Last week, Rice University hired David Baliff as its new head football coach. Baliff was formerly the head football coach at Texas State, where he led the Bobcats to a 21-15 record over three seasons, including the 2005 season in which the Bobcats won their first Southland Conference championship and reached the Division I-AA semifinals.
Rice football has its second coach in as many years due to previous coach Todd Graham's decision to climb aboard the coaching carousel that began when the NFL's Atlanta Falcons decided to hire Louisville Cardinals head coach Bobby Petrino to take over their franchise. Louisville then lured away Tulsa Golden Hurricane head coach Steve Kragthorpe to be their new top guy. That left a coaching vacancy at Tulsa. Graham, who was from the area and who had previously served as Tulsa's defensive coordinator, decided to take the job.
Never mind that Graham was only at Rice for one year. Nor mind the fact that Graham decided to change jobs just two days after agreeing to a contract extension through 2012 at Rice, or that he did it three weeks before signing day, or that Tulsa, being another private school in the same conference as Rice, can't be considered anything other than a lateral move on Graham's part. But money talks, and the reported $1.1 million/year Graham will receive from Tulsa was simply too much for him to turn down.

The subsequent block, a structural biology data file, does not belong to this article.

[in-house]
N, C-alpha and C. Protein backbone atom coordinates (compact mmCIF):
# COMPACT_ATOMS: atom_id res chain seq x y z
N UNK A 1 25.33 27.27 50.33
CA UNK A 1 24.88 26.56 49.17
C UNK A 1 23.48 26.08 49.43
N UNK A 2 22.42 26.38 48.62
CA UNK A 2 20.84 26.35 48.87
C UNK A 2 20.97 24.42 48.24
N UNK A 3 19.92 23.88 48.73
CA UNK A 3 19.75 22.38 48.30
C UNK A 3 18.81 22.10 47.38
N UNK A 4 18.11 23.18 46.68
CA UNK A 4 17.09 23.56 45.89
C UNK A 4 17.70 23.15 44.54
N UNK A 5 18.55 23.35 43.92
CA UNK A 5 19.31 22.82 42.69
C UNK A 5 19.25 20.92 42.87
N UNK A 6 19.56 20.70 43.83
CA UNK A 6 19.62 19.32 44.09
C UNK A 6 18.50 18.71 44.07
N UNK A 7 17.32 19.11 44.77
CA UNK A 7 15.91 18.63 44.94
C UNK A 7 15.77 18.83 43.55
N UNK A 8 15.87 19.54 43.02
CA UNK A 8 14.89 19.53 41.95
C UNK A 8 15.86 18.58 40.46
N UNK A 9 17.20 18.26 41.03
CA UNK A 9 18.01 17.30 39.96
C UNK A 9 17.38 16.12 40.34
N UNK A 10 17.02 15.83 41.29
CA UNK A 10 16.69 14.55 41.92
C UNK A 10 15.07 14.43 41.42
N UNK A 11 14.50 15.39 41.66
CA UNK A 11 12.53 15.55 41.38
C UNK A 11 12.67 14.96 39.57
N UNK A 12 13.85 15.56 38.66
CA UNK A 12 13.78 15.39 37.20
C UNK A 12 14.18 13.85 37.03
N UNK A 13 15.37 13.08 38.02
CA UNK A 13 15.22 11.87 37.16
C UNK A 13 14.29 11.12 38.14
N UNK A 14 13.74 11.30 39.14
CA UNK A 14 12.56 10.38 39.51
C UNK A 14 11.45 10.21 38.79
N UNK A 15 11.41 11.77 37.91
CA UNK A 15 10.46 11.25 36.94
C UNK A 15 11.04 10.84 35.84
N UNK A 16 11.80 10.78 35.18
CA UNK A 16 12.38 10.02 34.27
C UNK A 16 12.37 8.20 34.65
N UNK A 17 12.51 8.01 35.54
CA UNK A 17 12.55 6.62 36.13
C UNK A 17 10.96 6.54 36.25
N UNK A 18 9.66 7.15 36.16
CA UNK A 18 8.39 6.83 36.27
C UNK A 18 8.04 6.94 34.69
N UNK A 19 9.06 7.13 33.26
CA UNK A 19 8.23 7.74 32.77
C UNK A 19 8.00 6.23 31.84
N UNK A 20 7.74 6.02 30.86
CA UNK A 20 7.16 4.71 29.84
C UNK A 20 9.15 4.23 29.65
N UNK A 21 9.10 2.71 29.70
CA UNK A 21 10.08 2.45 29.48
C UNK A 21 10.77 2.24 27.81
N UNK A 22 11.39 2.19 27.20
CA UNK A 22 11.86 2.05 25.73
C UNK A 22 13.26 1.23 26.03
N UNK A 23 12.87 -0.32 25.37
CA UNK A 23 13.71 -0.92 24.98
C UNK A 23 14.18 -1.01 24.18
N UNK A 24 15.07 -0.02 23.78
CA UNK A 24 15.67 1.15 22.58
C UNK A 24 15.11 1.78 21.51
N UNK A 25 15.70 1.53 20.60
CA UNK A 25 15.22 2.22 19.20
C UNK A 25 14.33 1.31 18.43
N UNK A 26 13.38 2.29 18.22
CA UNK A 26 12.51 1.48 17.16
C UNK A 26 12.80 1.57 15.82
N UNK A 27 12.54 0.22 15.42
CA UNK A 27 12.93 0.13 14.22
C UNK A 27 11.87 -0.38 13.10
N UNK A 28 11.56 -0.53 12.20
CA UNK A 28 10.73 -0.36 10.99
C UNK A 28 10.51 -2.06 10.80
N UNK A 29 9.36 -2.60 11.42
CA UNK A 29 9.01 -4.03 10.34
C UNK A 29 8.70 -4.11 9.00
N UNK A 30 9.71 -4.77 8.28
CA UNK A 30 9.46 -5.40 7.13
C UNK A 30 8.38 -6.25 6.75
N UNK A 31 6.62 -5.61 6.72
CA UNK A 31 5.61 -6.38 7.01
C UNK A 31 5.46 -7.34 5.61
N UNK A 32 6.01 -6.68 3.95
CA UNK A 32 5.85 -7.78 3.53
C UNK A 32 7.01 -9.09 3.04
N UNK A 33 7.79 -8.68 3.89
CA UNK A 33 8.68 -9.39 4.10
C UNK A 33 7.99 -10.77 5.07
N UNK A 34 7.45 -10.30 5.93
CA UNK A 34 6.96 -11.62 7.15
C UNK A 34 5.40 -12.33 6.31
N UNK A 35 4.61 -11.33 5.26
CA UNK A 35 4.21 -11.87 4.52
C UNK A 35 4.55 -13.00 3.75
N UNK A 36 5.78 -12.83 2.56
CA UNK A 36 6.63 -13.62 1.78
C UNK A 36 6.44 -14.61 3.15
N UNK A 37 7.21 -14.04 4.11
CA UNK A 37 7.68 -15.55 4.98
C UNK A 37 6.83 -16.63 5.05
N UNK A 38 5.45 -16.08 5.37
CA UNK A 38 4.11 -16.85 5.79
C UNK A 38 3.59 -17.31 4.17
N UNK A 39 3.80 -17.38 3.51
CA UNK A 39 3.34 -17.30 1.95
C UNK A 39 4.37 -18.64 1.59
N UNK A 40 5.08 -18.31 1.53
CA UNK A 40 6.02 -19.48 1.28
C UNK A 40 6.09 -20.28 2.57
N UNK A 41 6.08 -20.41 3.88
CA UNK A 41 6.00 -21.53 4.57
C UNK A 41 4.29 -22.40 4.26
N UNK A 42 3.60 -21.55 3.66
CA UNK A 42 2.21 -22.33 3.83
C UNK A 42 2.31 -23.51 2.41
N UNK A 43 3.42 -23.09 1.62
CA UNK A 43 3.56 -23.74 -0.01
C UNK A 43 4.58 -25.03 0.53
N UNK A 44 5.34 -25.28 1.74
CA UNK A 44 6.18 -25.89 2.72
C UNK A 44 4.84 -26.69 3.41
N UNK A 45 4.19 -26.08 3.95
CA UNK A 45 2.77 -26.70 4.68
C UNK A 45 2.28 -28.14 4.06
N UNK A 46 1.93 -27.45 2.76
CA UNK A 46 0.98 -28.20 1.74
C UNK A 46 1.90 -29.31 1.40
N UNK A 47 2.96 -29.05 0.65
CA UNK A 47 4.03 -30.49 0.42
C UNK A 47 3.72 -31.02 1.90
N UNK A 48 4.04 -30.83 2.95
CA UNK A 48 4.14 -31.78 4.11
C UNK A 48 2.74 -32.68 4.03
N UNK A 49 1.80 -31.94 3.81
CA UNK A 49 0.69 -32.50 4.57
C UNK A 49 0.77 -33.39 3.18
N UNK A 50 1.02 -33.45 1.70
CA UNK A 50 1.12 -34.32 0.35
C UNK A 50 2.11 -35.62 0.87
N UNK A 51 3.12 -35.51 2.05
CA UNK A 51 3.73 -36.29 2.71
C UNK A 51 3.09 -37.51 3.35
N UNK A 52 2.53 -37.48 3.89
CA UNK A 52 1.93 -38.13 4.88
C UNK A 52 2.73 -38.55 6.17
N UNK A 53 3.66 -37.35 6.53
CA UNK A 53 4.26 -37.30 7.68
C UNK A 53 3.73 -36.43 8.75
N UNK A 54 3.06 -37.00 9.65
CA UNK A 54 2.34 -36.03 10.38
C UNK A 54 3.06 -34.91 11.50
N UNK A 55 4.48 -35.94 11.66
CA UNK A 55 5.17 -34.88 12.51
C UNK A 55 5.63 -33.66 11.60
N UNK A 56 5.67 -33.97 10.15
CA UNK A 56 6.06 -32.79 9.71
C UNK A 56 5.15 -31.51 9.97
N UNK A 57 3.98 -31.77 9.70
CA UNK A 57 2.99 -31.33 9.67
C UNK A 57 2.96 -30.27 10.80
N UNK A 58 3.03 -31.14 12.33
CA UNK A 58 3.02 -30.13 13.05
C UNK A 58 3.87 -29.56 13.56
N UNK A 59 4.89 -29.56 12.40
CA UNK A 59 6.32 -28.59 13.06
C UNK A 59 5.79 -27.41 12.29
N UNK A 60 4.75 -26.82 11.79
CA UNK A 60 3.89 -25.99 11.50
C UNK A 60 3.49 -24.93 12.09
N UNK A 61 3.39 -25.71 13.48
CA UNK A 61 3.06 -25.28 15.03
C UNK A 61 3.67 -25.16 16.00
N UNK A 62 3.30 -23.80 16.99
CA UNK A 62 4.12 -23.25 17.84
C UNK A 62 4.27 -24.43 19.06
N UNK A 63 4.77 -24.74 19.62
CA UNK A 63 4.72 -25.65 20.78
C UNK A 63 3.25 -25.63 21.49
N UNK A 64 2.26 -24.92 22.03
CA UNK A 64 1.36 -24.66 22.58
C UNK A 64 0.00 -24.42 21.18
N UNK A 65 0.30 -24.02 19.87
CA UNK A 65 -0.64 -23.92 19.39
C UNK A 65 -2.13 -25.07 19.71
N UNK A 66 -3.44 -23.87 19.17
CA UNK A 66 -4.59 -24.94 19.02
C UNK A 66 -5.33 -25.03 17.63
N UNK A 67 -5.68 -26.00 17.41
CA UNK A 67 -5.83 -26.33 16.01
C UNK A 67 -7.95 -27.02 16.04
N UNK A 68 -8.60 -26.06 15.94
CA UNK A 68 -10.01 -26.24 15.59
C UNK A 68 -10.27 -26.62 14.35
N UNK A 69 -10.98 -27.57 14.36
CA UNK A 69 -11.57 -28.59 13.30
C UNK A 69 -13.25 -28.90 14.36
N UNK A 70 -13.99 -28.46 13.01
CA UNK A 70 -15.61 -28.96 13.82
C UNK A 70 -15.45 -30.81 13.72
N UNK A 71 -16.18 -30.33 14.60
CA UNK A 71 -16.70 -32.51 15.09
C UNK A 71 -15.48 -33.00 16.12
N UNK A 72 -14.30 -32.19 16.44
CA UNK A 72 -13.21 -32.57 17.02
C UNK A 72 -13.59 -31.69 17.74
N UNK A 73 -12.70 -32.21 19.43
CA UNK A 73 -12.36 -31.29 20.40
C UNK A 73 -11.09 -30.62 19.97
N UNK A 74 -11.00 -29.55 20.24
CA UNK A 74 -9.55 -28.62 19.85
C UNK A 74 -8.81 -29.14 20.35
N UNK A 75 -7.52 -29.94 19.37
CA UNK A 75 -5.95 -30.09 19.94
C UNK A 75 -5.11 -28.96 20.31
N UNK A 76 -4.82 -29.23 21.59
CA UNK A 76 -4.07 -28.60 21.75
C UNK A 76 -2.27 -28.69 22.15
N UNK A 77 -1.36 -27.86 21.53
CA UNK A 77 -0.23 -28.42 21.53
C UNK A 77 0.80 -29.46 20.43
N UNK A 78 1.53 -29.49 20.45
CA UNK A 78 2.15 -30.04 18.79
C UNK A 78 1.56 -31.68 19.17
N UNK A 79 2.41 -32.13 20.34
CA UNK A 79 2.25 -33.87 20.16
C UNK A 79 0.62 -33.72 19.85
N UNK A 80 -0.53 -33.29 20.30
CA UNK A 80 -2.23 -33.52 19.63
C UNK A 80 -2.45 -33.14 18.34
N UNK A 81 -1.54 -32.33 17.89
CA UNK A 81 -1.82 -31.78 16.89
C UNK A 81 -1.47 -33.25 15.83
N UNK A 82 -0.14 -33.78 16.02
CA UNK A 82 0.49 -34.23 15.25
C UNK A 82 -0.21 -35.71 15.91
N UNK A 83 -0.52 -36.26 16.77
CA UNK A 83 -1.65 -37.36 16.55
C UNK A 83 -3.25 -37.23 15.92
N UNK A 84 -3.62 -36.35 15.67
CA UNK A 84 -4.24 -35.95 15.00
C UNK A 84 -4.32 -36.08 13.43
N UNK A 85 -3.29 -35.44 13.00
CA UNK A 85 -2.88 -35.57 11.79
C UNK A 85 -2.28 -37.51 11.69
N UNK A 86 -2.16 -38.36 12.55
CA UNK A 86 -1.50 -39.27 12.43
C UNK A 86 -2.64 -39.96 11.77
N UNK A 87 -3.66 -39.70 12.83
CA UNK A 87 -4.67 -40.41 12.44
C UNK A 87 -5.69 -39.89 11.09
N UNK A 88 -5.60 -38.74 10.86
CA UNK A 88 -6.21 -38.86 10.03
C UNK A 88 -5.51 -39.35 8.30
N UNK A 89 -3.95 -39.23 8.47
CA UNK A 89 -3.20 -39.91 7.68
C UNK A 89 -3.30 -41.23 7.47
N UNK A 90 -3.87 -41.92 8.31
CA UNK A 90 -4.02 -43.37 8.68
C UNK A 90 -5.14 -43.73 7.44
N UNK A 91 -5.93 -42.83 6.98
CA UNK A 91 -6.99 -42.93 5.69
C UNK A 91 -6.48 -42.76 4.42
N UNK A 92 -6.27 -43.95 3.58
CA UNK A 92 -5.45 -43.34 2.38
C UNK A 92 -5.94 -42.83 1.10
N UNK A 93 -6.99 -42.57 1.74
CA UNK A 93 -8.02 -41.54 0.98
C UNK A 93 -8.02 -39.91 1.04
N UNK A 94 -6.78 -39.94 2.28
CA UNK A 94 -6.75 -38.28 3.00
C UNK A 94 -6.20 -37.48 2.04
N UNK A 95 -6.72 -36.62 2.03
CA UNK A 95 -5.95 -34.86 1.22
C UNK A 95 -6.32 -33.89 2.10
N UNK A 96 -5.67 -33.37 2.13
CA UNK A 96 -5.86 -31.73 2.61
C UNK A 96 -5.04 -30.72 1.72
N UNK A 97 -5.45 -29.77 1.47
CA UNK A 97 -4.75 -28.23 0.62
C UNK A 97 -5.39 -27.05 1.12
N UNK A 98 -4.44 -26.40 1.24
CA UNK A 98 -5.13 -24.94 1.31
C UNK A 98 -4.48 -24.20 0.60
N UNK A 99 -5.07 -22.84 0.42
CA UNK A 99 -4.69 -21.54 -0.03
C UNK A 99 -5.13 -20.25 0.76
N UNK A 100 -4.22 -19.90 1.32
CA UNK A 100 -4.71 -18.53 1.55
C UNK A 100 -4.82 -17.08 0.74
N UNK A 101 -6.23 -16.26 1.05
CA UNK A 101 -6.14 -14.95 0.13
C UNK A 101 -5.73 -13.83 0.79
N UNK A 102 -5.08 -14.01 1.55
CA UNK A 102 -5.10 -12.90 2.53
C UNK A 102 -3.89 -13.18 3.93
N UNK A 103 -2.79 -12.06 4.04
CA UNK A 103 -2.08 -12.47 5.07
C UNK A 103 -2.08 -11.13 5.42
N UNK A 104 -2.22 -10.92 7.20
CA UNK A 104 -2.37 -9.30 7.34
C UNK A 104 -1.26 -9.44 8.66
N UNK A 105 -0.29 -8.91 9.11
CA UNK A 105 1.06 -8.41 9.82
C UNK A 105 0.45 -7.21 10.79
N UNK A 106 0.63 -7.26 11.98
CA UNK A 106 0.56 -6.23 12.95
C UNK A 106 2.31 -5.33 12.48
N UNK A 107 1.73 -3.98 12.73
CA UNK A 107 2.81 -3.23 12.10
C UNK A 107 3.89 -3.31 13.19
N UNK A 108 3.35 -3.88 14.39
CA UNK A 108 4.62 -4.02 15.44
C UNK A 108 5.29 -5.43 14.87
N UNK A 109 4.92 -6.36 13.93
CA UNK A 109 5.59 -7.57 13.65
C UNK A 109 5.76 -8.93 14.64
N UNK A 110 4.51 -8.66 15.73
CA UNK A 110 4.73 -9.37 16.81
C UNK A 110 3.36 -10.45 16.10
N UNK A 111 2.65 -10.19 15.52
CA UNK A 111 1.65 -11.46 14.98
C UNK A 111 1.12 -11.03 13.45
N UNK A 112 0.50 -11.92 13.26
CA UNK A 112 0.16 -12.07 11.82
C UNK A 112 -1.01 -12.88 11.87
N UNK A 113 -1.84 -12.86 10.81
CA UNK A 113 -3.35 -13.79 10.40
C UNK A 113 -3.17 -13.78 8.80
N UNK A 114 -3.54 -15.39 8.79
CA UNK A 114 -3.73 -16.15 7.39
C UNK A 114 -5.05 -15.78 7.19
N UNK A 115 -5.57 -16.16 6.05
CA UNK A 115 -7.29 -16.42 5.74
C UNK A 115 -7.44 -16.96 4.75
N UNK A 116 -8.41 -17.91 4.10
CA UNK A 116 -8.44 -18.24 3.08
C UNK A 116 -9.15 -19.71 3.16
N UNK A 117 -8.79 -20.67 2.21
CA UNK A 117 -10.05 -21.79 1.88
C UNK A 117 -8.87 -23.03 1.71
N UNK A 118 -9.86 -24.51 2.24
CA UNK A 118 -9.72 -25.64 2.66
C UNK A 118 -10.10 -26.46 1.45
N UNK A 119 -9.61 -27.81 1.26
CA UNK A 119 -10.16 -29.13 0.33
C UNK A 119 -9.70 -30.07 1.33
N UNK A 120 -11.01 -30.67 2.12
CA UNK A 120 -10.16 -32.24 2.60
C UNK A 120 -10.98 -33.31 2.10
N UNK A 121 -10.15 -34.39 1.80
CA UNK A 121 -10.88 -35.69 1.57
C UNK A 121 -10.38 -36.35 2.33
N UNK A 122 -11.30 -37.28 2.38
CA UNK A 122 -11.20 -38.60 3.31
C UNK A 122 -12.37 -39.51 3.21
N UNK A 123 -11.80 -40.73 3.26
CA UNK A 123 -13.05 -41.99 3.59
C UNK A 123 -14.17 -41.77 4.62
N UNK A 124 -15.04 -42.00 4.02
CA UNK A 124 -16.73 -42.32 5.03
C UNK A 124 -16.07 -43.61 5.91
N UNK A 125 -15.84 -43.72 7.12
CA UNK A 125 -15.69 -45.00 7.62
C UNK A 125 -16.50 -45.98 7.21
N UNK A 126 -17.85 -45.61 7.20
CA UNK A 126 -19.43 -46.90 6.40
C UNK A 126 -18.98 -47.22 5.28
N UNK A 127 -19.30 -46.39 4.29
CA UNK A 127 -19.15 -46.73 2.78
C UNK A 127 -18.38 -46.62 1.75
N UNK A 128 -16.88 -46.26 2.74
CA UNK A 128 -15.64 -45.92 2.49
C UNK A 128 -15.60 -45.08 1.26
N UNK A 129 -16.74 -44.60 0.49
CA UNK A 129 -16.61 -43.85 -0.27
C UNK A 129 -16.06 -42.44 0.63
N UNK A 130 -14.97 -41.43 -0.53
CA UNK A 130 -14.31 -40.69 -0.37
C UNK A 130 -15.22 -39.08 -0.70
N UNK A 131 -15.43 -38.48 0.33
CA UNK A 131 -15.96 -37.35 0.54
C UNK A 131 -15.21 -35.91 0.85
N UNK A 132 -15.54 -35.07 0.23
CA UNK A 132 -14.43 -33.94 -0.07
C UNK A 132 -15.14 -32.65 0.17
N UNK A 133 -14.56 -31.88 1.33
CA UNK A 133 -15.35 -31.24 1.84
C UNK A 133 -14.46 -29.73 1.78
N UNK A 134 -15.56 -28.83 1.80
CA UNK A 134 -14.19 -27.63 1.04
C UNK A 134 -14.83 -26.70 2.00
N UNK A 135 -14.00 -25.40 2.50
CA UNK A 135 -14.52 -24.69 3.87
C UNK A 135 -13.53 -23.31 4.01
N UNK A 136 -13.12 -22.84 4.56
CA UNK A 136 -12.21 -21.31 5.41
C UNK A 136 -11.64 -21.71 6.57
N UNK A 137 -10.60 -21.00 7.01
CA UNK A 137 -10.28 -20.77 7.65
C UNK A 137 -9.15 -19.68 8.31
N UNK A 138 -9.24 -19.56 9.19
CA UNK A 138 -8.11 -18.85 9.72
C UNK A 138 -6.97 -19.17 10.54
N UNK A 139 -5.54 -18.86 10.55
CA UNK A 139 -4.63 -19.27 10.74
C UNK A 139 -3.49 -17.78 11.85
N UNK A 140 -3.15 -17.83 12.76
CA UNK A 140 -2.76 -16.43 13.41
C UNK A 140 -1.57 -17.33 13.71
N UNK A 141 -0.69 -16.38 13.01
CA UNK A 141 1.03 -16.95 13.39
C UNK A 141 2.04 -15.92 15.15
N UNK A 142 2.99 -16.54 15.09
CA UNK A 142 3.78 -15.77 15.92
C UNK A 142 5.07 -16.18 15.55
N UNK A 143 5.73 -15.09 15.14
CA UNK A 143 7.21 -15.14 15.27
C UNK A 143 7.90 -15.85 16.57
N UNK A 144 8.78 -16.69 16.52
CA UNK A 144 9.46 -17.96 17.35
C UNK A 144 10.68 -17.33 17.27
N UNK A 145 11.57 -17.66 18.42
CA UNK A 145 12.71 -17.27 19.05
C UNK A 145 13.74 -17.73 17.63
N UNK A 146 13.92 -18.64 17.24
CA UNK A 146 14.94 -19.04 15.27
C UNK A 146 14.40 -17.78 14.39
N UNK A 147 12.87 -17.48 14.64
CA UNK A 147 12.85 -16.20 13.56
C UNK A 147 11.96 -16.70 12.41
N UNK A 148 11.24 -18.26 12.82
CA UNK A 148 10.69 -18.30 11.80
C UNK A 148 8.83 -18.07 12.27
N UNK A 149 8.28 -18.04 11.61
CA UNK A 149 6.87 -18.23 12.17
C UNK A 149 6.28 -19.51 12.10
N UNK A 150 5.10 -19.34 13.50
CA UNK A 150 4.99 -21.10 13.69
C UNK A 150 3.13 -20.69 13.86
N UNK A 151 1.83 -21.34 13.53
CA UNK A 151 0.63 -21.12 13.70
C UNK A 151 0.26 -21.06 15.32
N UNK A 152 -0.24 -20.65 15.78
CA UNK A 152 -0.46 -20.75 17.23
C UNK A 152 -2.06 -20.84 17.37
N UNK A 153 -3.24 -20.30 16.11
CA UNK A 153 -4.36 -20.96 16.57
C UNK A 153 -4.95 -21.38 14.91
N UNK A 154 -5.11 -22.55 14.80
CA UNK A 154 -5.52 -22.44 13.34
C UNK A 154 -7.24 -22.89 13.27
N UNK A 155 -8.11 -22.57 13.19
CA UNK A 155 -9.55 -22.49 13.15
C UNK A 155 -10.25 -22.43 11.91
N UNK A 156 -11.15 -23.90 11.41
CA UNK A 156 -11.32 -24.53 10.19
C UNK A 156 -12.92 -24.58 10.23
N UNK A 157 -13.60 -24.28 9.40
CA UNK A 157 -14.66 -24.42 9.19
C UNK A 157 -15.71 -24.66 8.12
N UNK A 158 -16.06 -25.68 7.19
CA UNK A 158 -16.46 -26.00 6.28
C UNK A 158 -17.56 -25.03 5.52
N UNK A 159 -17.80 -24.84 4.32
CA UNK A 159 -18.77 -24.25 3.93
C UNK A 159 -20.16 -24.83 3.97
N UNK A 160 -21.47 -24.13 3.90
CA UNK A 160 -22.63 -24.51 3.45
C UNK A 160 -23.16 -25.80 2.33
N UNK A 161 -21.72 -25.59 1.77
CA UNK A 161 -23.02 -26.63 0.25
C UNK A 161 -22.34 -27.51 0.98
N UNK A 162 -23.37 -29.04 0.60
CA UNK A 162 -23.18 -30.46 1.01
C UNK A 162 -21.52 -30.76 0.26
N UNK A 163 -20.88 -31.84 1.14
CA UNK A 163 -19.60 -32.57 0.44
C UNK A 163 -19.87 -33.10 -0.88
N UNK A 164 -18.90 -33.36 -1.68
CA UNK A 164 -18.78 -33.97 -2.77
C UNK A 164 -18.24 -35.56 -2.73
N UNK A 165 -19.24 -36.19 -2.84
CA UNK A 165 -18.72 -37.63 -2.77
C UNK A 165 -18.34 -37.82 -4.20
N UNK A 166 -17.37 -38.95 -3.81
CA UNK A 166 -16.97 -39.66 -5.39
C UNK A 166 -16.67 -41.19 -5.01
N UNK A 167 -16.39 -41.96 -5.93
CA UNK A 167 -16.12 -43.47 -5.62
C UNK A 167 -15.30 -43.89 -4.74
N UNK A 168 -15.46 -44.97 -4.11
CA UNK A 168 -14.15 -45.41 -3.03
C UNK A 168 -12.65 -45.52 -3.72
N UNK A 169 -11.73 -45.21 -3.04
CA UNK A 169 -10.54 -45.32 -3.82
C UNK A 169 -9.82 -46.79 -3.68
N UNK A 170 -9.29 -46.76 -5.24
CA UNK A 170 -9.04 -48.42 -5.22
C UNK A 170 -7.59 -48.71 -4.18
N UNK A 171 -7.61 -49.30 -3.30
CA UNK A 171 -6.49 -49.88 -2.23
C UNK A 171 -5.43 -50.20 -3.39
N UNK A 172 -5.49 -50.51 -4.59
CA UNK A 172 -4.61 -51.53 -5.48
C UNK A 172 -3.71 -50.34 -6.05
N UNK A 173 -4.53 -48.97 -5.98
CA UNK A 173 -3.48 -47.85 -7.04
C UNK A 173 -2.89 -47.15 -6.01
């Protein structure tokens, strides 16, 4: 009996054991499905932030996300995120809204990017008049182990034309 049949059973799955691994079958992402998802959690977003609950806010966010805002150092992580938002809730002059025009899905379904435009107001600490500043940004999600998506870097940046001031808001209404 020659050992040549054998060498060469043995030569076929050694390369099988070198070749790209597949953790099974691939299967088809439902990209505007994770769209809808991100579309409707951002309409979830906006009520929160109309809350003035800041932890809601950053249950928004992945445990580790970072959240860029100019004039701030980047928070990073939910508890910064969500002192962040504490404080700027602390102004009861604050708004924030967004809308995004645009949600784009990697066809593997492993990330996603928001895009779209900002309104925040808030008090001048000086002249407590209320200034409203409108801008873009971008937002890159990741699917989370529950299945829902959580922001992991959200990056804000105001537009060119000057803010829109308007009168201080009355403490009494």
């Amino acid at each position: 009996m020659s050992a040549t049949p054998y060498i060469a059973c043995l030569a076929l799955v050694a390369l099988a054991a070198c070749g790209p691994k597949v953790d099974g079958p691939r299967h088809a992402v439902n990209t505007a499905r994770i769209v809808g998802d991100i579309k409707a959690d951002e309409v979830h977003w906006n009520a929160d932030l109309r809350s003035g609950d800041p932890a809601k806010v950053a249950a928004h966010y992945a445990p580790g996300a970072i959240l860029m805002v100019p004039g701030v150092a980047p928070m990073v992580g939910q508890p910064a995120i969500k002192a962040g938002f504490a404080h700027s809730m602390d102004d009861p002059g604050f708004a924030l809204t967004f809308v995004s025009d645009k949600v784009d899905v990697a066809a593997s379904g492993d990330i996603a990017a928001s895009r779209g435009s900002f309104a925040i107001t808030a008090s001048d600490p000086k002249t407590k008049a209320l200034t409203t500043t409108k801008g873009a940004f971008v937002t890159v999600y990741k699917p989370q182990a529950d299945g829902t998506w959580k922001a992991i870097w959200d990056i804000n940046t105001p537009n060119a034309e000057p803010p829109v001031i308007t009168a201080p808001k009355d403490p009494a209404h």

It's true that college football is a business, and that coaches have to do what's best for themselves. Contracts don't mean anything and loyalty to a certain institution doesn't even come into play; when another school with a larger pocketbook comes calling, coaches will do what most of us would probably do if presented with the same choice: take the money. It might make football fans angry - the furor regarding Nick Saban's decision to leave the NFL's Miami Dolphins to become the head coach at the University of Alabama is one of the more notable coaching controversies of the last few weeks - but it's just part of the sport. While it is indeed regretful that the same coaches that preach to their players about "integrity," "character," "dedication" or "commitment" simply don't practice it themselves, it's not something that's ever going to change.
That didn't make Rice fans feel any better about Graham's sudden departure. Most of the commenters on the Chronicle's Owl Sports Blog entry about his departure clearly felt used and betrayed. Chronicle columnist John Lopez had some harsh words to say about Graham, as well.
My question is, why did Tulsa allegedly offer $1.1 million / year for this guy? That's a huge contract by Conference USA standards, especially coming from a small private school like Tulsa. Given that Graham only has one year of head coaching experience, is he really worth that kind of money?
At first glance, maybe so. After Graham came to Rice, he raised some money, got new fieldturf and a new scoreboard installed at Rice Stadium, and made Rice fans excited about their moribund football program again. He was able to coach the team back from a 1-5 record, as well as the devastating death of freshman tailback Dale Lloyd, to acheive a 7-5 record (a six-game improvement on Rice's 1-10 2005 campaign). Graham led the Owls to their first bowl game in 45 years, and was named C-USA's Coach of the Year.